Dentist David Acer was a gay man who had a gaunt appearance from an AIDS-related illness, making him the perfect scapegoat and a victim of tabloid fodder.
In Jensen, Florida, a small conservative town between Orlando and Miami, eight patients alleged that Acer, 40, had infected them with HIV in the late 1980s.
In these early years of the AIDS epidemic in the U.S., little was known about transmission, homophobia was rampant, and people with HIV were stigmatized as monsters.
After he was accused, Acer, who owned a successful dental practice, was painted by the media as a villain and a pariah.
One of Acer’s patients was Kimberly Bergalis. She was the first patient to go public and accuse Acer, who died in 1990.
Bergalis said she was a virgin and had two teeth extracted by Acer in 1987, and somehow contracted AIDS. Medical experts were perplexed.
Bergalis landed a People magazine cover story in 1991, and other accusers went on national talk shows and made front page news.
Three of them also received monetary settlements from insurance companies.
While hysteria and homophobia took center stage around the alleged infections, the facts and Acer’s humanity were pushed into the shadows.
‘A Quilt for David’
Steven Reigns hopes to change that with his new book, “A Quilt for David,” which revisits the case 30 years after the media firestorm scorched Acer’s reputation and further stigmatized people living with HIV.
Reigns, West Hollywood’s poet laureate, was an HIV educator, testor, and counselor from 2000 to 2013 in California and Florida.
He spent 10 years researching and writing “A Quilt for David.”
“I decided to tell David’s story as a way to counter the treachery at the end of his life,” Reigns says. “The facts about the dental infection story were overridden by public emotions elicited by Kimberly’s narrative.”
In an interview with Q Voice News, Reigns talks about Acer, the alleged transmissions, and Acer’s parents.
Here are some excerpts.
Who was David Acer?
“David Acer lived a closeted life in the small town of Stuart, Florida. On weekends he would take the almost two-hour drive south to Miami to go to gay bars and meet men,” Reigns says. “In 1986, when he feared he had HIV, David would take the same drive south to seek medical treatments. His anxiety was so high about people discovering his gayness and sickness, he used an alias with doctors. When his health deteriorated, he told the staff he employed at his dental practice that he had cancer. He retired at 39 and sold his practice to a dental supply company,” Reigns says.
David Acer’s letter
“Three days before he died, David Acer penned a letter from his hospice bed. He was aware a previous dental patient accused him of infecting them with HIV,” Reigns says. “In this letter, he states he does not believe this to be true, he took safety precautions, and urged all of his patients to get an HIV test.”
It is with great sorrow and some surprise that I read that I am accused of transmitting the HIV virus. I am a gentle man and I would never have intentionally exposed anyone to this disease. I have cared for people all my life and to infect anyone with this disease would be contrary to everything I have stood for.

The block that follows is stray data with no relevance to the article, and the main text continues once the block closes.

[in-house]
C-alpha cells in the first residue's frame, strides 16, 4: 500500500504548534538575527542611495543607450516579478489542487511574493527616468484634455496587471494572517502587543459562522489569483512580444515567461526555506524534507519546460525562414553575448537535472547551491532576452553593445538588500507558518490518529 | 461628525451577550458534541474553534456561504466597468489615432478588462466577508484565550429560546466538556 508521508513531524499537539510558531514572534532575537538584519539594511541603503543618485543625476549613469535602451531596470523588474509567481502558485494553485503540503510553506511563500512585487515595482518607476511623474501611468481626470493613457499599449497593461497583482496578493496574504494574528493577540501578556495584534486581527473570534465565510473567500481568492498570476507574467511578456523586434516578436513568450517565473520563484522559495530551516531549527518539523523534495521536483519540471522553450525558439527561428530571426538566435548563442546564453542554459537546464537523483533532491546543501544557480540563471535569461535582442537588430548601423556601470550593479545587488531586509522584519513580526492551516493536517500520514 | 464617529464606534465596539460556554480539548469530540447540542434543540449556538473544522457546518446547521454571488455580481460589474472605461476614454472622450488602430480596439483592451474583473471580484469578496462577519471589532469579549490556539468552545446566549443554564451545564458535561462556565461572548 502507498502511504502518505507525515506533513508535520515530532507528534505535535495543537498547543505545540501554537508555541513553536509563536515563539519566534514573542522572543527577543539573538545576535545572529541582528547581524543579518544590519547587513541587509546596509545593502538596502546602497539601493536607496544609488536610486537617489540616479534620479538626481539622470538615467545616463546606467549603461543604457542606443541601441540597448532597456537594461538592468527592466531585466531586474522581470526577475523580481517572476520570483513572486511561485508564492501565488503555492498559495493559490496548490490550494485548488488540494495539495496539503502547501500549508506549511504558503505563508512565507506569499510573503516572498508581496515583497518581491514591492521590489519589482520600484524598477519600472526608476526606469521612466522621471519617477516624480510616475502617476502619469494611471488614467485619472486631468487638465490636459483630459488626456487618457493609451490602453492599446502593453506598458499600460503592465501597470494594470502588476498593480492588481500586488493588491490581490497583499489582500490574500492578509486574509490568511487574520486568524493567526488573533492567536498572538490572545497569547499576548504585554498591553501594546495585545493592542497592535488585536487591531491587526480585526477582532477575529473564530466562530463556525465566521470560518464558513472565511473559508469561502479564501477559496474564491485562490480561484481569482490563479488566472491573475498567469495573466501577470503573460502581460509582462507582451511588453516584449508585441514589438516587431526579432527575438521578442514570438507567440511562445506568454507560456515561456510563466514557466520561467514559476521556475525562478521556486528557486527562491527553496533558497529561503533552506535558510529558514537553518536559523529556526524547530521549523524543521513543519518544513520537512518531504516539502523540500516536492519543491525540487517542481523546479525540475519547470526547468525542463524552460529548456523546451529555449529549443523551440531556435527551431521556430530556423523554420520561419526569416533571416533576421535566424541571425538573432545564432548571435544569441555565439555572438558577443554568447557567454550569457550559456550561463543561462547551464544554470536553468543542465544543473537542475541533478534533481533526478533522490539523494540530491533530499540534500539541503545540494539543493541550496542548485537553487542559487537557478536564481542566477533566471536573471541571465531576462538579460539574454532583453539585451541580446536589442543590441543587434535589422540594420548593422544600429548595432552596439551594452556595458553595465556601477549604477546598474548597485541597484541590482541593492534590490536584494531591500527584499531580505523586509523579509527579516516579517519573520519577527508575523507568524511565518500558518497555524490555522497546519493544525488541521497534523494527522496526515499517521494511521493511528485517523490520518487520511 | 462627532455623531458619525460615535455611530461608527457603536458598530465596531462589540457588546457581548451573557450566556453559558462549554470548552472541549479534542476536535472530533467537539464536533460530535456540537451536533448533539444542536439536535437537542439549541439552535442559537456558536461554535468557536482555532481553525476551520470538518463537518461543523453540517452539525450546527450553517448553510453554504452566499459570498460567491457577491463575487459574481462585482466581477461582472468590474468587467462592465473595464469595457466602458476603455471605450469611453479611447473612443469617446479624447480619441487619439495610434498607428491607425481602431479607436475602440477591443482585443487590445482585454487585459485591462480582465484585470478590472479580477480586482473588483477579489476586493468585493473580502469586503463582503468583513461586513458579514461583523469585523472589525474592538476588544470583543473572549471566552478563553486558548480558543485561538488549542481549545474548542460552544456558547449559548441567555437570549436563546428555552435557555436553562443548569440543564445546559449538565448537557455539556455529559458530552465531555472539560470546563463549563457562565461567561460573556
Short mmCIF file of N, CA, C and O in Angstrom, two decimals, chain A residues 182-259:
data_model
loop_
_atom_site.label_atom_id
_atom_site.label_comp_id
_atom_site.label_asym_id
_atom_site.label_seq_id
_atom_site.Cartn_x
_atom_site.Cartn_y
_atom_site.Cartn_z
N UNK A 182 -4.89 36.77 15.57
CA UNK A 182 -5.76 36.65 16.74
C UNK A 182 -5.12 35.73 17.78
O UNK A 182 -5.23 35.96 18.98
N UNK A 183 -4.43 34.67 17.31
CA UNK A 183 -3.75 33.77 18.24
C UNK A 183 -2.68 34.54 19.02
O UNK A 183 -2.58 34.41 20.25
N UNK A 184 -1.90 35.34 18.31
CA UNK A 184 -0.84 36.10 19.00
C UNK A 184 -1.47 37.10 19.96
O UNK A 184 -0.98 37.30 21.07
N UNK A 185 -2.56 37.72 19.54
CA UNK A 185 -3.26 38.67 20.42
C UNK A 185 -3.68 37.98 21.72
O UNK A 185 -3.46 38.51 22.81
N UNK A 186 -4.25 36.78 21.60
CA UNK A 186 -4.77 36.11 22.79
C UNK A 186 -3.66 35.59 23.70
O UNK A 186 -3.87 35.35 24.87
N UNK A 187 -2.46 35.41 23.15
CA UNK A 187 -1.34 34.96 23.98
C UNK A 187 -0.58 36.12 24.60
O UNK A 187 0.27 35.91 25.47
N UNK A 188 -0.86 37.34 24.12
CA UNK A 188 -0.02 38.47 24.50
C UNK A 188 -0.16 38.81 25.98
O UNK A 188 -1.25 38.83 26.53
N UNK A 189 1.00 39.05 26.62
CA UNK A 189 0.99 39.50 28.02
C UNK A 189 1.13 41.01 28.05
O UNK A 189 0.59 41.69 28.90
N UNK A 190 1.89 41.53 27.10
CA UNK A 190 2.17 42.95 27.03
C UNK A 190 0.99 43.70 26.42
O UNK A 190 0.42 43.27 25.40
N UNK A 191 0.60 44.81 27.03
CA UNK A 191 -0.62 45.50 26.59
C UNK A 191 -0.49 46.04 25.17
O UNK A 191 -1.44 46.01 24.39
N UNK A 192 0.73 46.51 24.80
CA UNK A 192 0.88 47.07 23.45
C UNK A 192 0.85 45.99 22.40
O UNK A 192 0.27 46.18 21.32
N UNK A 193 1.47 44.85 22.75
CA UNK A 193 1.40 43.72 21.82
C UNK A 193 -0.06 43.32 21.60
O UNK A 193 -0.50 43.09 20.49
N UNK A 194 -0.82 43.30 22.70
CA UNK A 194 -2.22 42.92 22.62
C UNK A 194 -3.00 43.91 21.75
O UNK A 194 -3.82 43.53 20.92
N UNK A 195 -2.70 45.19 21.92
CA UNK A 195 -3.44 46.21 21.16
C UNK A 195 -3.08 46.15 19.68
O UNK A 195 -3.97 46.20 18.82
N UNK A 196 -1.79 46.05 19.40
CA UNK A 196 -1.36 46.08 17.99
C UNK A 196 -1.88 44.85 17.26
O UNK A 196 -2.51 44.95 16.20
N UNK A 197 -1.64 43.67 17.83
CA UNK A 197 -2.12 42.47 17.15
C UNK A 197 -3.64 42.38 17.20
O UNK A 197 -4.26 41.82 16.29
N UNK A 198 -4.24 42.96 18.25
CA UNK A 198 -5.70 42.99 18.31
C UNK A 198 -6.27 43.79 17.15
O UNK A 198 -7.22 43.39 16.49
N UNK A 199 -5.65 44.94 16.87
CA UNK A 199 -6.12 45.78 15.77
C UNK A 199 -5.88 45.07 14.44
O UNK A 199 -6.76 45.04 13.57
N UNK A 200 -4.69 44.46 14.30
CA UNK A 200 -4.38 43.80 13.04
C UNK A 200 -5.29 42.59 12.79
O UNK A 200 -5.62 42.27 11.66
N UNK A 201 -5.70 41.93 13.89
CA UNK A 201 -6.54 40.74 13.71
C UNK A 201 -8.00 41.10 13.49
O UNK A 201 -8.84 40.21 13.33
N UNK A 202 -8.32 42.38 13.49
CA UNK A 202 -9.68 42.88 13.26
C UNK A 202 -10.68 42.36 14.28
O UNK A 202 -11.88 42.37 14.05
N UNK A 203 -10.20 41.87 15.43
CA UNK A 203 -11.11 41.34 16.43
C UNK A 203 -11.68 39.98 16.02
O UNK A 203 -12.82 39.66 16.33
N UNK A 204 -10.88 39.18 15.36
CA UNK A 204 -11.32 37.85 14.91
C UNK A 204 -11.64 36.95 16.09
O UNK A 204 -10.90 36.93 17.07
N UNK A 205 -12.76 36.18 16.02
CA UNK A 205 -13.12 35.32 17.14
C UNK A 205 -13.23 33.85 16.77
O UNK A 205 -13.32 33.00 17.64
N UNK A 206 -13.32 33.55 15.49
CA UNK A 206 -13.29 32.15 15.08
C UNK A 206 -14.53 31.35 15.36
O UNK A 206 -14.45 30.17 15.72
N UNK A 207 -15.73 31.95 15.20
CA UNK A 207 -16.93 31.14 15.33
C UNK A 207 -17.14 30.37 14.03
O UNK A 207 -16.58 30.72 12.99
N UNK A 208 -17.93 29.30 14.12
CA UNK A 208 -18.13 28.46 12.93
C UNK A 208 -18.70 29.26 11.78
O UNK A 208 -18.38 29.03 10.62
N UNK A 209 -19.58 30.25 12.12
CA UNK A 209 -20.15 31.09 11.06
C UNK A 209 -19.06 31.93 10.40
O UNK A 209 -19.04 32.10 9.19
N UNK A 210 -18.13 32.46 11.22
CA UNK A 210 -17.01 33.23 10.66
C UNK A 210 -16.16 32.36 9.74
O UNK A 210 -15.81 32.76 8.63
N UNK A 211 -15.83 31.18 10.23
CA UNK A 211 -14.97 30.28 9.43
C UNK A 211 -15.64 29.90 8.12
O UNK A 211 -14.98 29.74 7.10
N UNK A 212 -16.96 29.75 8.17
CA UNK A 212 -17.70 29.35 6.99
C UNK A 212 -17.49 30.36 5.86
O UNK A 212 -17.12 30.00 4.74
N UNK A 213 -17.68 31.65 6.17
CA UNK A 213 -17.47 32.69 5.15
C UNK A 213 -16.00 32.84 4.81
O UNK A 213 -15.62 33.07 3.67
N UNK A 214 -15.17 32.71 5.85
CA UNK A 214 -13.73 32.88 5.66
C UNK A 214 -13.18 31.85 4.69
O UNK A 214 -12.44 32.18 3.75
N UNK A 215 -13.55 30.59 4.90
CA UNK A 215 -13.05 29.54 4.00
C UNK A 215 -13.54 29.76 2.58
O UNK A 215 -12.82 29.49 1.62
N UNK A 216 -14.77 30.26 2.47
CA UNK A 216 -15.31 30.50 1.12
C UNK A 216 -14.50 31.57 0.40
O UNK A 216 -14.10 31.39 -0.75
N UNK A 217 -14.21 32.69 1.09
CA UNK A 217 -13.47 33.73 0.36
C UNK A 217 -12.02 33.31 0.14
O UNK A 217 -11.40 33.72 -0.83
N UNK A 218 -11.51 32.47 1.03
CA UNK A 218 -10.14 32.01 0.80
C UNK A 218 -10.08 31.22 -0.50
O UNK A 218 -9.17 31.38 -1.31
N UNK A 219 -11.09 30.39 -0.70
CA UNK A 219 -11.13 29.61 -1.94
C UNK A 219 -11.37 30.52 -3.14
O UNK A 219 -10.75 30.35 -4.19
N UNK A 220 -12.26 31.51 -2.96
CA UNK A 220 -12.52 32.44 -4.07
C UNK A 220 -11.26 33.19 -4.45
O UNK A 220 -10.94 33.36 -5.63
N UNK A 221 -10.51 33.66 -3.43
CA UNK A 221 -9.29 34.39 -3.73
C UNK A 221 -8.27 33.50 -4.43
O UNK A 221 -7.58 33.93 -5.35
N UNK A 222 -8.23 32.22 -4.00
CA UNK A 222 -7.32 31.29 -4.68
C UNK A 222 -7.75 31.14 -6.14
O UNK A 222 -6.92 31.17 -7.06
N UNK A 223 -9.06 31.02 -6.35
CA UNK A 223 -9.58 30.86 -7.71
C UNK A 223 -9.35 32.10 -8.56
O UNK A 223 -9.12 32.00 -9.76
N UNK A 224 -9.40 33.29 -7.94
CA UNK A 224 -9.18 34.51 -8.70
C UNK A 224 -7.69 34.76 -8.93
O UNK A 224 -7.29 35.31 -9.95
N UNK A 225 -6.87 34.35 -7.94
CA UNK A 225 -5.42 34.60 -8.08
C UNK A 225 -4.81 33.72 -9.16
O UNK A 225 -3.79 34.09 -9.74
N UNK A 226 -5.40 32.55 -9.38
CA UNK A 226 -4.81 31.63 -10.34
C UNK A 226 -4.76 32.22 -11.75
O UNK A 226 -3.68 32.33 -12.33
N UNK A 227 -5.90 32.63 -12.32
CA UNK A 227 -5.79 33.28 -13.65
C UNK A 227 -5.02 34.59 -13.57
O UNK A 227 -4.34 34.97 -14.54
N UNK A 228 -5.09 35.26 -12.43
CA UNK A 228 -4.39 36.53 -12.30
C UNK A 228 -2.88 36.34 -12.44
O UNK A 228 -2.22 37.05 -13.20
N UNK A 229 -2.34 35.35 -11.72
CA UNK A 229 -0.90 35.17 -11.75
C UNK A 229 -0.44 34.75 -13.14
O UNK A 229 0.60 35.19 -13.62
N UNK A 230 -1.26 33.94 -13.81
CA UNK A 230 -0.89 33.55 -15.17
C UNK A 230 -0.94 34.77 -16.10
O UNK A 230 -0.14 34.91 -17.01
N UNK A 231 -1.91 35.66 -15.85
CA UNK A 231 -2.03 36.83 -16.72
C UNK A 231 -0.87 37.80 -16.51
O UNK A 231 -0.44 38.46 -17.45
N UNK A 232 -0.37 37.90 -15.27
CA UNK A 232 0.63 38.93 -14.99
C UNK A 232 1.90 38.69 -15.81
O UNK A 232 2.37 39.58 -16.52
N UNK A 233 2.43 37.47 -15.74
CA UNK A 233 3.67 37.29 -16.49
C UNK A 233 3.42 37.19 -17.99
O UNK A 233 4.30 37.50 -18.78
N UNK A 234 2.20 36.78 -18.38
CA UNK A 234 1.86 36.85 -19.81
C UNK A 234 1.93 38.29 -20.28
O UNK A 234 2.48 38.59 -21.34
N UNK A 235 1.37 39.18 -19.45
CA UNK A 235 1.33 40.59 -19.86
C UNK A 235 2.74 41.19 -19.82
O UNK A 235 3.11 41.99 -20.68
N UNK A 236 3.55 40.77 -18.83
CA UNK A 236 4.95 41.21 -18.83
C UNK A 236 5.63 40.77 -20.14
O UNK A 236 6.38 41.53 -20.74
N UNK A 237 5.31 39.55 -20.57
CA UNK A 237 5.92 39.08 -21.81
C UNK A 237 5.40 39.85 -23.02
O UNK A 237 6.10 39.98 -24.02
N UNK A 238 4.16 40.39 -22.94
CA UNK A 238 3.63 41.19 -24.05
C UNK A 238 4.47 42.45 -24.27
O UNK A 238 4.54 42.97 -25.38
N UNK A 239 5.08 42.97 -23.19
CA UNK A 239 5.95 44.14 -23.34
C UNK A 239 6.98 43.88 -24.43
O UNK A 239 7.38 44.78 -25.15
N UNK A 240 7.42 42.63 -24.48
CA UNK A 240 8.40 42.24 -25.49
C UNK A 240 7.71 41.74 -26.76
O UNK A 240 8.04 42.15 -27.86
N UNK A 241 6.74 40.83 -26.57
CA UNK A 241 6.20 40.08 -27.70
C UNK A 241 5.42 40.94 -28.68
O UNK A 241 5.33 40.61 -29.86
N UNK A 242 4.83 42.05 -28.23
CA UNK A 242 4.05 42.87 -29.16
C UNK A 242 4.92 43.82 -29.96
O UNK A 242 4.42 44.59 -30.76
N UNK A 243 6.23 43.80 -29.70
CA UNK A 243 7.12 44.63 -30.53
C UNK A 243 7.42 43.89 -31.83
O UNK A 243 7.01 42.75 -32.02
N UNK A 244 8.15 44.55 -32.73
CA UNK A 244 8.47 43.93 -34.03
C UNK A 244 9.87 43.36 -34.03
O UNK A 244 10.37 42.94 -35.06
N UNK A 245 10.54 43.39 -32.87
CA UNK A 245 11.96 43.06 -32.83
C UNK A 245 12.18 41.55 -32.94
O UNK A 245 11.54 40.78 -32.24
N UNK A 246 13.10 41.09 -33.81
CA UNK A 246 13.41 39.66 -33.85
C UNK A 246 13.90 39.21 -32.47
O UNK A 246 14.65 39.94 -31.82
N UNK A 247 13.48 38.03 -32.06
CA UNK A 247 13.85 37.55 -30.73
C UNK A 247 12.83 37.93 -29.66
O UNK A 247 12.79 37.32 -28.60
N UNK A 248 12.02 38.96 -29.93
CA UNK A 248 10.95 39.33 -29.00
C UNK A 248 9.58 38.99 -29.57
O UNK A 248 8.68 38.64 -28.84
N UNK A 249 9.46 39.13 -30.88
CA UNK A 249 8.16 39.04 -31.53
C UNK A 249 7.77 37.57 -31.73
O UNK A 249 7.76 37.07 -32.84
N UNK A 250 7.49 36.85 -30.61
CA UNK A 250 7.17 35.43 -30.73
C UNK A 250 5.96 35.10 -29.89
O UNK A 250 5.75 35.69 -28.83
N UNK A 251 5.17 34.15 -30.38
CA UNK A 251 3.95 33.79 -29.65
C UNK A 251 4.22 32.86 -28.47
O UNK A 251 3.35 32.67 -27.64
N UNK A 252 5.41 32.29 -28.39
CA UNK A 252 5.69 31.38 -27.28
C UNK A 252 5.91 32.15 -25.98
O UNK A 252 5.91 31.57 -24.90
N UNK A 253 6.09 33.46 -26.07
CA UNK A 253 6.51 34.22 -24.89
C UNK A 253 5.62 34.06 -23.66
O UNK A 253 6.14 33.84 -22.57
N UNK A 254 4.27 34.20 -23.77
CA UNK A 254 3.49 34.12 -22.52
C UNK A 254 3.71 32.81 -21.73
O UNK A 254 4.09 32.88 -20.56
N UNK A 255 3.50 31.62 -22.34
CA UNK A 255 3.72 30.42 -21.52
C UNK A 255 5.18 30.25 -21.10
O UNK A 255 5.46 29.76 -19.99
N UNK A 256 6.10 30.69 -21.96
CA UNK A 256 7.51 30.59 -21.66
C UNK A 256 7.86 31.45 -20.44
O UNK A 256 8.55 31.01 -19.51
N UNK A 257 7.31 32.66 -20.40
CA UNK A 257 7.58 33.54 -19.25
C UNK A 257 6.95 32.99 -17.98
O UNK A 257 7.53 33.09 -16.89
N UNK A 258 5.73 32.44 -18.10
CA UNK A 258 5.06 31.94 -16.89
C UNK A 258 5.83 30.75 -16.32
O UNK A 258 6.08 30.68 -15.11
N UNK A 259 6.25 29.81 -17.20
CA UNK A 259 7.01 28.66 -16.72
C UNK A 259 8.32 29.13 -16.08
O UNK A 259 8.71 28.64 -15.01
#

“This posthumous letter was published in the local newspaper three days after his death,” Reigns says. “In my 10 years of researching and writing the book, this letter is the only time I encountered anything directly from David. The letter shows a thoughtful, carrying, and sensitive man.”
“During my research, it was sad for me to discover David Acer didn’t have a panel on the AIDS Memorial Quilt,” Reigns says. “The title i’A Quilt for David’ is pulled from a poem in the book where I talk about my desire to make a panel to honor David’s life. This book is essentially that quilt, where I patch together the scraps I found and create this patchwork out of poems.”
Health officials conducted in-depth investigations about Acer and the alleged transmissions, but never determined how Acer allegedly transmitted HIV to his patients. The case was considered closed in 2005.
In an interview with Mark S. King’s My Fabulous Disease website, Reigns says the transmissions might never have actually happened.
Each of Acer’s accusers, “as it turns out, had risk factors for HIV. Sex, intraveneous drugs, and blood transfusions. The dentist narrative seemed like an awfully convenient escape hatch for a closeted gay man who had contracted HIV, for instance. It’s easy to see the desperation of everyone involved, to hide out, to avoid blame, to not look like a whore. Everyone was trying to escape the stigma of HIV.
“It might have felt really good for them to point their finger at someone, as opposed to blaming one’s own behaviors.”
“In 1989, David came out to his mother, Harriet, about his sexuality and HIV status. He was back in the hospital when he told her the news,” Reigns says. “His mother was religious and found a way to reconcile her beliefs to be supportive and caring to her son. This was a big step at that time.”
“Toward the end of David’s life, his mother and step-father moved into his house to help take care of him,” Reigns says. “David’s older brother gave his mother a copy of Jerry Arterburn’s ‘How Will I Tell My Mother?: A True Story of One Man’s Battle With Homosexuality and AIDS.’
“A hospice worker I interviewed said she remembered David’s parents being there everyday, staying bedside with him. Sadly, they were not in the room when he passed. They walked into the room, noticed he wasn’t breathing and alerted the hospice staff,” Reigns says.
“I spoke with his mother, Harriett Acer, briefly and am sorry that she passed away before she could see this book vindicating her son’s life.”